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Sunday, October 04, 2009

and then there were four

sigh.

i've narrowed down the contests i'm entering this fall to four. count them: one, two, three, four.

i know i should be entering more. i was going to enter the whitman, but one of my ex-teachers is judging. damn you, marvin bell!

four! i'm not naming the contests, but i'm sure you can guess which ones they are.

i'm a bit ashamed of my reluctance to enter more contests. it's not a question of money. even though i'm broke, i would find a way to pay for the contest fees. i hate to say this: but i want to win one of the "big" contests. i know this is silly and dumb and unrealistic. i should know better. correction: i do know better. i have friends languishing in contest purgatory. friends with good/ great collections that never get picked for the big prize. and these friends aren't limiting themselves to a few contests. no, they're entering a lot of them. and yet, they're still struggling to find homes for their collections.

and here i am only entering four contests. i'm a special kind of fool.

why i'm so freaking hung up on winning one of the big book awards? well, i can think of two reasons.

1. i want a pretty book! all the big contests are attached to presses that produce beautiful books. i'm not entering a couple of contests this fall because i don't like the look of the books those contests churn out. let me say it again: i want a pretty book. i want to open my first box of books and weep with joy.

2. prestige. gawd, i can't believe i just typed that word. i feel like a total tool for admitting this, but i want my first collection to win something big and prestigious. why? i want my first book to make a splash. silly, no? how many first books have come out to the sound of crickets? plenty! and how many of those books were big contest winners? plenty. so winning a big contest doesn't ensure a big splash.

and what the hell do i mean by "big splash?" no one notices first books. no one! only other poets. and who cares what we think? there's no demand for our books. the books that do get some buzz will probably be forgotten in the next 10 years. i know all this. and i still want to win one of the biggies.

i'm going to go cry now.

12 comments:

C. Dale said...

You can also query publishers the old-fashioned way as well, you know.

Once you are done crying, which we all must do at some point in Poetry, email me or message me at FB.

bjanepr said...

I'm with C. Dale. Contest is not the only way to get yourself a pretty book and some prestige. I also think contest is the way with possibly the worst odds.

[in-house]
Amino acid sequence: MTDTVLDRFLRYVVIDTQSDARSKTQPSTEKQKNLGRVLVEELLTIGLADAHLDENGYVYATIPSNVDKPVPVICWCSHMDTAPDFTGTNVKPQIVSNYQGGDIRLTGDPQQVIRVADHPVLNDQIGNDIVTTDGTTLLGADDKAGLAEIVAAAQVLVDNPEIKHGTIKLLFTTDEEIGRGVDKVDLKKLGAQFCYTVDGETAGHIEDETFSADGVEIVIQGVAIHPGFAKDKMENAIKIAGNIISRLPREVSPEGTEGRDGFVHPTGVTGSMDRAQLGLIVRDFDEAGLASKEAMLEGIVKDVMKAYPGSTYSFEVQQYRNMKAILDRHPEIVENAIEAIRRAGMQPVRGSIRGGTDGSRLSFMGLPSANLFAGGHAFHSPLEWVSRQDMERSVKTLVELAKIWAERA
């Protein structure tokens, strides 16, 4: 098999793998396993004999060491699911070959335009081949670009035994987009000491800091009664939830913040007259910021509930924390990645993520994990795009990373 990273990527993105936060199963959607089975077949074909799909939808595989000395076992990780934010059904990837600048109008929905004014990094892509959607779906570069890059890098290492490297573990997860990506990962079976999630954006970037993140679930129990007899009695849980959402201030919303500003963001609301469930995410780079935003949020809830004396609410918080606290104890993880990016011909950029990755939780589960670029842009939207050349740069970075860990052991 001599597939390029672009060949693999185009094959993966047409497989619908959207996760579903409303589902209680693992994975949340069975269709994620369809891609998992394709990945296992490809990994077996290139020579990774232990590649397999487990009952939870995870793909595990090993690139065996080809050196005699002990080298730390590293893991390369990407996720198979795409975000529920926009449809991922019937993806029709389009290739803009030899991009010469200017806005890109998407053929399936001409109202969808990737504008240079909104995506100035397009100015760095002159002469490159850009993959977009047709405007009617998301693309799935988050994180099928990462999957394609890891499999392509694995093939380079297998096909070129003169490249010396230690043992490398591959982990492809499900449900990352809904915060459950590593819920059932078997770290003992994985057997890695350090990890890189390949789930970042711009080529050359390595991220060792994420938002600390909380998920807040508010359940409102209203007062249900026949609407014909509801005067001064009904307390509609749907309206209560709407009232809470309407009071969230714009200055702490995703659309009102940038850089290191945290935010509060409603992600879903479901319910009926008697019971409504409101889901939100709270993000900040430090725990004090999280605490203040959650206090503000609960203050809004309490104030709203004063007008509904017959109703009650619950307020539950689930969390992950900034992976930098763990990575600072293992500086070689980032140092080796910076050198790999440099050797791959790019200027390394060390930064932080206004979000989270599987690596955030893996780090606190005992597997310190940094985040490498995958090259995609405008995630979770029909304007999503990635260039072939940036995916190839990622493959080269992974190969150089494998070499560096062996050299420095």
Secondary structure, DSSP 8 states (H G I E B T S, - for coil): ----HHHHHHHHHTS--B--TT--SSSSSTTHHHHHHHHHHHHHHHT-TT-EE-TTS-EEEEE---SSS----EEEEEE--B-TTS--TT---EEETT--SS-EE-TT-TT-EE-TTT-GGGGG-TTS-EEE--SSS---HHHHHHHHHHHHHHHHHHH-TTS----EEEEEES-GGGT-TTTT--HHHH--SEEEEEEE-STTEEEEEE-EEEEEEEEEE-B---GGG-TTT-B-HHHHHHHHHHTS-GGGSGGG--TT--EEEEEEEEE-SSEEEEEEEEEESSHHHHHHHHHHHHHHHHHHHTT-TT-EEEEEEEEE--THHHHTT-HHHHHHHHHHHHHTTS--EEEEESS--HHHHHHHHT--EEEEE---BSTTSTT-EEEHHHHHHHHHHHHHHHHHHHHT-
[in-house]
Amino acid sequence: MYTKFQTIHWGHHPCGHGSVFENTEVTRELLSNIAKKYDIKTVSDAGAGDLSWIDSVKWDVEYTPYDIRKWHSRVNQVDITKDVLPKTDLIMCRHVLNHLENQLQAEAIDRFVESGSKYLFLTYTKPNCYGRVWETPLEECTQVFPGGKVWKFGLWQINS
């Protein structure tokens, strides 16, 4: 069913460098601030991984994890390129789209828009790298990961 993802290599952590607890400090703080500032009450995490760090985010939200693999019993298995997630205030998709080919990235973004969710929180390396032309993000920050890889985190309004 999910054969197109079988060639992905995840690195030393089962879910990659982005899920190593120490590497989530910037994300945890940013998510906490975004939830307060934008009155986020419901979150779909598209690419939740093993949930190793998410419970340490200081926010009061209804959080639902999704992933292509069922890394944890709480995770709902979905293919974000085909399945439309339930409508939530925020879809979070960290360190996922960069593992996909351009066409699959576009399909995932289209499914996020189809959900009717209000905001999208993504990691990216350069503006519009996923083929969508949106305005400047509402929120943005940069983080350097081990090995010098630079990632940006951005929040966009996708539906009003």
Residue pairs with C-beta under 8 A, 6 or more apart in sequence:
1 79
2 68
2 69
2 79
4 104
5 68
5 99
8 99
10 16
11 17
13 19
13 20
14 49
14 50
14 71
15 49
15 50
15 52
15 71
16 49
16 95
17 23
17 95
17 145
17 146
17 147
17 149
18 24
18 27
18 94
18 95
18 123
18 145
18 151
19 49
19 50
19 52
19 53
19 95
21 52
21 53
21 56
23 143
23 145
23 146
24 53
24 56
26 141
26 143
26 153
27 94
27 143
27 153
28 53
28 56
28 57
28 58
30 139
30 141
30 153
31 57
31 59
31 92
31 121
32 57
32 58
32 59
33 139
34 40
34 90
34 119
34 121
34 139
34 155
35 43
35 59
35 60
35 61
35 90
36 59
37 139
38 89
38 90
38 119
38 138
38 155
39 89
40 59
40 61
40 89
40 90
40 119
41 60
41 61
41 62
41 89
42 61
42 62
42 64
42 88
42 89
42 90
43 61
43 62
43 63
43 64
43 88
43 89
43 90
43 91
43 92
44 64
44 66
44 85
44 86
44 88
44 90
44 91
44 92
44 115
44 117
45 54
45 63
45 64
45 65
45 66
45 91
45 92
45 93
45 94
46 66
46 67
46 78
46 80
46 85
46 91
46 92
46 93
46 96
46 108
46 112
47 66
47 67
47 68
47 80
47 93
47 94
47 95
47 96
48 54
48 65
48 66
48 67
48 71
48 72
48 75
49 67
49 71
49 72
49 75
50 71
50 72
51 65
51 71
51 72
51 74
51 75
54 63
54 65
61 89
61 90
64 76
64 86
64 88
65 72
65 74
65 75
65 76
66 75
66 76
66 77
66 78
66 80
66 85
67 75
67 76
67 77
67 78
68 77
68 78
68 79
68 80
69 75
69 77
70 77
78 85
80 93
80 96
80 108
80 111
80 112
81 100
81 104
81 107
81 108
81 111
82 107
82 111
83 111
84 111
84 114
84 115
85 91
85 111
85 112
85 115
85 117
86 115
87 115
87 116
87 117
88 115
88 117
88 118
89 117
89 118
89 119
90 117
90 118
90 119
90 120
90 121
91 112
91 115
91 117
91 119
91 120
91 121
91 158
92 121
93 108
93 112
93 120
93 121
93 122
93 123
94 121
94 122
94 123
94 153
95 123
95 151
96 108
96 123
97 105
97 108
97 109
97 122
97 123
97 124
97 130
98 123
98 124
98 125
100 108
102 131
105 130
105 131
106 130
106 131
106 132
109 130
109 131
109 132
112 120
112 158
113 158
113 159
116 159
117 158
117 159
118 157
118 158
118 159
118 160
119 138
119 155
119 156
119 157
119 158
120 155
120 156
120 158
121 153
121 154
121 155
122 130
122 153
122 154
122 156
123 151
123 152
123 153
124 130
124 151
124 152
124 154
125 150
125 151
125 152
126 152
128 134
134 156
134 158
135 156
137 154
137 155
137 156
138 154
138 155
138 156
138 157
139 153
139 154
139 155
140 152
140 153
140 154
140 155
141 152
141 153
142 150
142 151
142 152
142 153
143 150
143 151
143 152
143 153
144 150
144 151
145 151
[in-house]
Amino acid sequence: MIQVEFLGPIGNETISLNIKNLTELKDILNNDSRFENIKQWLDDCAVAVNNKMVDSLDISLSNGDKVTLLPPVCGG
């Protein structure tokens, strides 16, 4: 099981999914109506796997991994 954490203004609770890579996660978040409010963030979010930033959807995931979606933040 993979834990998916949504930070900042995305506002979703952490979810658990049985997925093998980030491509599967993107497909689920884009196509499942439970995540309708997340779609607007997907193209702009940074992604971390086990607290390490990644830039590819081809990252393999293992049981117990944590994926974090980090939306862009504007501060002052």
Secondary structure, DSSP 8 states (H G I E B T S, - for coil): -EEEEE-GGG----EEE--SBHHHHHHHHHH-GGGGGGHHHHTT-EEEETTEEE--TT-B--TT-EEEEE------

Leslie said...

So I guess New Issues is not one of the four?!

You know what? It is your book—your work, your words, your blood sweat and ink. Send it where you want.

Good luck with the big 4!

Suzanne said...

You are crying too soon. There will time enough for crying later. (j/k)

I think it's important to go for it, so go for your big four, otherwise you'll always wonder what might have been. I do agree with C. Dale and Barbara Jane, there are beautiful books published without being contest winners -- don't get stuck in contest purgatory. And btw, maybe you won't get stuck -- maybe you'll win! It happens. Why not to you? I'm rooting for you. xo

Biombo said...

My tennis coach always told me: "Play to win", in other words, go for the big shots, take some risk, believe you can do it! I wish you all the luck Eduardo, buena suerte hermano!

Carmen Calatayud, MA, NCC said...

eduardo, i'm finally taking the opportunity to tell you how much i love your blog and love your true blue emotional honesty. just sign me a fellow poet swimming the depths of first book hope along with you.
en paz, carmen

Matthew Thorburn said...

Good luck, Eduardo.

jeannine said...

Yes, I for one can't wait for your first book! Then, after it comes out, you can start having angst about the second book...LOL.

Anne said...

I think it's important to decide why you want to be published. For me, I don't want my first book to go to a press where it won't get picked up by major academic libraries. That's the cutoff for me, and that does leave off some of the tiny little micropresses and super indie presses, many of which do fantastic books. But I want to be in academic libraries, dammit. Because that's how your stuff doesn't disappear from the face of the earth after you're dead.

Word verification: "phste" - which is the sound I make every time my book gets another rejection :)

Marco Fernando Navarro said...

you've got prestige already. you've been swingin' and hittin', not just trying to jab your way to a split decision. bring it home, eduardo!

Bernadette Geyer said...

I've seen many smaller presses -- some of whom read manuscripts during open reading periods -- who do a damn fine job of "making a splash." For me, it's the quality of the product and the dedication of the press to the titles it publishes.

Matthew said...

eduardo, you just wrote what I feel. I'm doing the same thing and feeling the fool as well.